Shane Warne criticizes Cricket Australia for its handling of the Justin Langer case. Langer was not offer a long-term contract, so he decided to leave.
Many members of the cricket fraternity, particularly former Australian cricketers. Have been outrage by Justin Langer’s departure as Australia’s head coach. Shane Warne, the legendary leg-spinner, is the latest to criticize Cricket Australia for its treatment of Langer. Langer, according to Warner, was a “dead man walking” because Cricket Australia and Australian players didn’t stick with him despite his stellar efforts.
Notably, Langer took over as head coach after Darren Lehmann resigned amid the infamous ball-tampering scandal in 2018. The former opener, on the other hand, did an admirable job of rebuilding the team. Notably, Australia won the T20 World Cup 2021 and the Ashes 4-0 during Langer’s tenure.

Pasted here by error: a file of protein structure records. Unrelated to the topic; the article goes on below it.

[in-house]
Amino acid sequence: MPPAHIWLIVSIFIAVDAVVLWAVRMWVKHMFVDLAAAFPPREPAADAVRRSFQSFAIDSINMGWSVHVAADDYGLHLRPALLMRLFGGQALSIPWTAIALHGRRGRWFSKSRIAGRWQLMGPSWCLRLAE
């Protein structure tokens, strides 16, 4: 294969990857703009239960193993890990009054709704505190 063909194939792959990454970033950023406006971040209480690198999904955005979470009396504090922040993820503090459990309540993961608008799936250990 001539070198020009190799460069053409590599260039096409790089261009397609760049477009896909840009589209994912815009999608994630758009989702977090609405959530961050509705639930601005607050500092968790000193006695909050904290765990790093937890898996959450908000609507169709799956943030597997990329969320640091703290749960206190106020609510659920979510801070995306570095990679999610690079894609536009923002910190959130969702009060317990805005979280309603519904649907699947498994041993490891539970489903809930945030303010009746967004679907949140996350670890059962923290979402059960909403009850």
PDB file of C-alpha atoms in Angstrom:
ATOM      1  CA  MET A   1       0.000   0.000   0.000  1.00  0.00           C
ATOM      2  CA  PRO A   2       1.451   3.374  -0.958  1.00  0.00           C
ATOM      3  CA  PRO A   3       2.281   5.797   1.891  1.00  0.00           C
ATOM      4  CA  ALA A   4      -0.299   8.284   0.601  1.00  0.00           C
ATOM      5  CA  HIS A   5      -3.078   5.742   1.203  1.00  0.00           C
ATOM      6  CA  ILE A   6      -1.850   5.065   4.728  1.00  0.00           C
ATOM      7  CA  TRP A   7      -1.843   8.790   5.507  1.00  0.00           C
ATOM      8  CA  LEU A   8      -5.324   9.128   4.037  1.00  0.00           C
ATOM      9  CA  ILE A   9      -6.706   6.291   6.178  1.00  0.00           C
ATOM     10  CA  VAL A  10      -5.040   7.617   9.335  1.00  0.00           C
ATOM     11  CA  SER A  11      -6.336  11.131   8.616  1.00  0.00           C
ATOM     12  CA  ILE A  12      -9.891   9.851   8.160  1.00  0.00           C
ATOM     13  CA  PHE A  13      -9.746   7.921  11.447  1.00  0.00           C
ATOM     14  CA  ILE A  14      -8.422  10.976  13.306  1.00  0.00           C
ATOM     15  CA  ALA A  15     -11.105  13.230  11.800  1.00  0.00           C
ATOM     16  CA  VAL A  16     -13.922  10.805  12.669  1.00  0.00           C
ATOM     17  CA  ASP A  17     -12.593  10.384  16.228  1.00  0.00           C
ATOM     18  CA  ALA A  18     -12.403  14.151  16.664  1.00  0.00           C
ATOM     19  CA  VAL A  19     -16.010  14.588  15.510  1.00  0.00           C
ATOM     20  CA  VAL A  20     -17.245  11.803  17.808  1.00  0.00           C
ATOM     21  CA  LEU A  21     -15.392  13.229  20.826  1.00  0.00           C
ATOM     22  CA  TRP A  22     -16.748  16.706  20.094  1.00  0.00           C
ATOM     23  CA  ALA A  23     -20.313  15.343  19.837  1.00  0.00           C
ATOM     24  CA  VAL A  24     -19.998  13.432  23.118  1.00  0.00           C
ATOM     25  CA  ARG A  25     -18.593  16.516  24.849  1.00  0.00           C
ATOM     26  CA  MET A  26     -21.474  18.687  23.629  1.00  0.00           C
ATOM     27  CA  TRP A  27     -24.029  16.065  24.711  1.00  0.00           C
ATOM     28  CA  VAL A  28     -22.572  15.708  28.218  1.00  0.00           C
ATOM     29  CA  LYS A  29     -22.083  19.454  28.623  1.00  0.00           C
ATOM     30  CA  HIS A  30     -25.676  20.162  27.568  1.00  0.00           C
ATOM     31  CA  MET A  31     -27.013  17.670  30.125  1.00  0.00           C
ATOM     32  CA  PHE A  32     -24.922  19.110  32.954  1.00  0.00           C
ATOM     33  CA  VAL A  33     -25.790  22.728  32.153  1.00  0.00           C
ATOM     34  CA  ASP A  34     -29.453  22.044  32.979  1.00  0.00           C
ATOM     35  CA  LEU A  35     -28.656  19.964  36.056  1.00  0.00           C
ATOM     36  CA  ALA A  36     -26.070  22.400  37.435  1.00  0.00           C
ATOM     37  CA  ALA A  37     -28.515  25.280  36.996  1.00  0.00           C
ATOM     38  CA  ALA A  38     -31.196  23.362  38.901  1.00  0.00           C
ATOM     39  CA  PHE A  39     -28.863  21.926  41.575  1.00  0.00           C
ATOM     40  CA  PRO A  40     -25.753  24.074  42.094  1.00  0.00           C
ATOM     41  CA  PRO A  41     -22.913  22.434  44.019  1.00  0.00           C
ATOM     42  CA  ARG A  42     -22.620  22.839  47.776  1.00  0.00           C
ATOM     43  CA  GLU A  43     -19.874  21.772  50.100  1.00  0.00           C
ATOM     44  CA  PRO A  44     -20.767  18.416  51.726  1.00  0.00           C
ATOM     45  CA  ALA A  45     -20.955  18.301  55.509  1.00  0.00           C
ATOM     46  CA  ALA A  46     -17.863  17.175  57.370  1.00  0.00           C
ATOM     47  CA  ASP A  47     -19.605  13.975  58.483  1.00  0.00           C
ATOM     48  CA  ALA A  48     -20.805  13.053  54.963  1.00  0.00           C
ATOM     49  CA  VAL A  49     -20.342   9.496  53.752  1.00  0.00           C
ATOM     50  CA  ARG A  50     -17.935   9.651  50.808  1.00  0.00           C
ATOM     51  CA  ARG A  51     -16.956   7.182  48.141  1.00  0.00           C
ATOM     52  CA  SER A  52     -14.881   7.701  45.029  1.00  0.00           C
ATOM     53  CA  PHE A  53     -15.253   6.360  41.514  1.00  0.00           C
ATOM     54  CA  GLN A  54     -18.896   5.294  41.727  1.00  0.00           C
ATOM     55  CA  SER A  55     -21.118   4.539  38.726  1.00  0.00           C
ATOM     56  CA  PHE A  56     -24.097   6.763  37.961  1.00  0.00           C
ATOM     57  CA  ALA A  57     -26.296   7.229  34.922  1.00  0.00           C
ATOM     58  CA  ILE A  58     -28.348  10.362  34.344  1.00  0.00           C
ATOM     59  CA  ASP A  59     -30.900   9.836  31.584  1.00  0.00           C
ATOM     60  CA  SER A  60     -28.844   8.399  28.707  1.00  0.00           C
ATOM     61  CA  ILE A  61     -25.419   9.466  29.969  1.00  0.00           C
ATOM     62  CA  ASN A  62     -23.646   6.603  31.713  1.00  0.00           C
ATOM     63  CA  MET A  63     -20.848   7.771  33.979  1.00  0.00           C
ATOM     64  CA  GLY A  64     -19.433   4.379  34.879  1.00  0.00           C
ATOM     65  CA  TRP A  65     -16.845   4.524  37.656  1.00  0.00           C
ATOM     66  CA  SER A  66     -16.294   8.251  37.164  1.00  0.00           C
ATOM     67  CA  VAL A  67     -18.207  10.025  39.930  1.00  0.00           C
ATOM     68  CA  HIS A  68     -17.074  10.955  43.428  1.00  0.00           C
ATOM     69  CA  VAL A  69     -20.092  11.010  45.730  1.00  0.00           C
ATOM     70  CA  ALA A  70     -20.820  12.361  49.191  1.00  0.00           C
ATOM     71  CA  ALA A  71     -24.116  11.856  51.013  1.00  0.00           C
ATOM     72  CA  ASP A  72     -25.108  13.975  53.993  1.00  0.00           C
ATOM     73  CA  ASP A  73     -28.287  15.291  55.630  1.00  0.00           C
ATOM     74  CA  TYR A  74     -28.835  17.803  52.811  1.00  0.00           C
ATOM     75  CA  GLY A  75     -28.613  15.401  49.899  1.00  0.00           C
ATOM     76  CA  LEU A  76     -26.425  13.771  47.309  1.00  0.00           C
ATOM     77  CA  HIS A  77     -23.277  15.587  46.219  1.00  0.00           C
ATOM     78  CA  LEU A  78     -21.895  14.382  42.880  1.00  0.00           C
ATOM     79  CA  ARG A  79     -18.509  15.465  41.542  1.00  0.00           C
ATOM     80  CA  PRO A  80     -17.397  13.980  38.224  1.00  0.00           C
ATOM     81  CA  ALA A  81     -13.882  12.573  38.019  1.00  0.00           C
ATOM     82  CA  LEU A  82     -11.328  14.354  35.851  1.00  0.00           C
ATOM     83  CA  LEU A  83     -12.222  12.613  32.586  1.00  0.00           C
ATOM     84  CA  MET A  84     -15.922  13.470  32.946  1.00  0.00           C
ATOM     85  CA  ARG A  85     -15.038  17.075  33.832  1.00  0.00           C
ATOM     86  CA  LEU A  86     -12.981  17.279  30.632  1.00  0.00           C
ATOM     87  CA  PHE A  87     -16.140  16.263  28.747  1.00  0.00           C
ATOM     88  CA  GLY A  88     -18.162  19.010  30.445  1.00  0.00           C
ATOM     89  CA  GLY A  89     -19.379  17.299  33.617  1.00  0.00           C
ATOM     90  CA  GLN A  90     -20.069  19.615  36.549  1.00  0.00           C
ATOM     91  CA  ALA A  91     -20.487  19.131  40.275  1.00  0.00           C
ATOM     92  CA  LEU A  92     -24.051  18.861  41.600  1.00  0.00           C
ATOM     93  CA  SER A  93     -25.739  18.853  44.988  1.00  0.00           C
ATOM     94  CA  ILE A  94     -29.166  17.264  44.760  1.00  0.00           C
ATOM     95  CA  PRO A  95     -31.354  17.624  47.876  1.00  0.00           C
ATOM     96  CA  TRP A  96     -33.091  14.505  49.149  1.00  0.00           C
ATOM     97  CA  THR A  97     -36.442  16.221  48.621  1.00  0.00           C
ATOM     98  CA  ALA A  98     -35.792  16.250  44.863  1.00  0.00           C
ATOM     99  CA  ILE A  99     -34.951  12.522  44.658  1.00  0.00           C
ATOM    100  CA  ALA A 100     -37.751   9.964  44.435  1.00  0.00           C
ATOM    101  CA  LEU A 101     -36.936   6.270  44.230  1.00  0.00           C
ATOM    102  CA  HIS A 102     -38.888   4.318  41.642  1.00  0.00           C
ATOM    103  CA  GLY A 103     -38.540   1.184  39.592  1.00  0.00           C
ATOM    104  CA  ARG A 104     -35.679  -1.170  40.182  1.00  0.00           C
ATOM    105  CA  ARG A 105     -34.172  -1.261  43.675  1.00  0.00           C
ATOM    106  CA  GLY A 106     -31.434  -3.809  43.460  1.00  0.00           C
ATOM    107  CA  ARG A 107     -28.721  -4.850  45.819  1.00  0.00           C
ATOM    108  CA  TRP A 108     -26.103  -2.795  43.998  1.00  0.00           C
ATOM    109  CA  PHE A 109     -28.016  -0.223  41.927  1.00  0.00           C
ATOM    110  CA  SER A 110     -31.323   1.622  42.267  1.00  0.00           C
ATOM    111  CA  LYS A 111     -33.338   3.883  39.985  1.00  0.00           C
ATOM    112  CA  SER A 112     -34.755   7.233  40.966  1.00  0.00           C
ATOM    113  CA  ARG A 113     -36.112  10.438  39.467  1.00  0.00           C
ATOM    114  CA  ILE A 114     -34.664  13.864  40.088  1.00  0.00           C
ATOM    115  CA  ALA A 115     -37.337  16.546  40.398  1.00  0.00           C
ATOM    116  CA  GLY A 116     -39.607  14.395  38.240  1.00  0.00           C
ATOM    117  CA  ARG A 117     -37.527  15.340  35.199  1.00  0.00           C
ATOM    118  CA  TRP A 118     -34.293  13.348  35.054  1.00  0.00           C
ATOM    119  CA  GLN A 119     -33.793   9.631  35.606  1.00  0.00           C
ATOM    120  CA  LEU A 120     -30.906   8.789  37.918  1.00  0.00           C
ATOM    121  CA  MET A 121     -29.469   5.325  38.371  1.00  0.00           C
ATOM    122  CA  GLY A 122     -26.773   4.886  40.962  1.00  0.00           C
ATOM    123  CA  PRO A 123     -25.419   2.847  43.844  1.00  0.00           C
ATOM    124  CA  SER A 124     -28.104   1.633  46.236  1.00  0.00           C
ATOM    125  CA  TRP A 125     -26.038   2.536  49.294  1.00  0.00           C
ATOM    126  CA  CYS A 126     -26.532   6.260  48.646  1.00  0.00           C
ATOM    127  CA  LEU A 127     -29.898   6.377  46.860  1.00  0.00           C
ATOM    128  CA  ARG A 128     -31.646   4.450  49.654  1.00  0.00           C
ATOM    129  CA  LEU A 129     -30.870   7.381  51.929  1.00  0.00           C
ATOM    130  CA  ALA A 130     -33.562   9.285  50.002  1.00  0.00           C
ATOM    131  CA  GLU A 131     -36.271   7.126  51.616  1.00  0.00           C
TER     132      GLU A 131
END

Despite this, Langer was not given a long-term contract, and he and the team decided to part ways. Warner expressed dissatisfaction with Langer’s dismissal in his overall assessment of the saga.
The dismissal of Justin Langer was a disappointment: Shane Warne
“It doesn’t get much bigger for Australia than winning the Ashes and the World Cup.” But Langer was a dead man walking for me when I didn’t hear the captain or any other players defending him and saying he was fantastic. “I found that very disappointing,” Shane Warne said on Sky Sports.
“Why couldn’t Cricket Australia come out and say they weren’t renewing his contract right away, but would wait until the end of the summer to see who the best candidate is, and then give Langer a contract?” “I thought it was handled pretty poorly. Cricket Australia was disgraceful in their handling of it,” the former leg spinner added.
CA has appointed former all-rounder Andrew McDonald as interim head coach for the time being. He’ll be part of the national team’s upcoming historic tour of Australia, which includes three Tests, as many ODIs, and a single T20I. This will be Australia’s first assignment on Pakistani soil since 1998.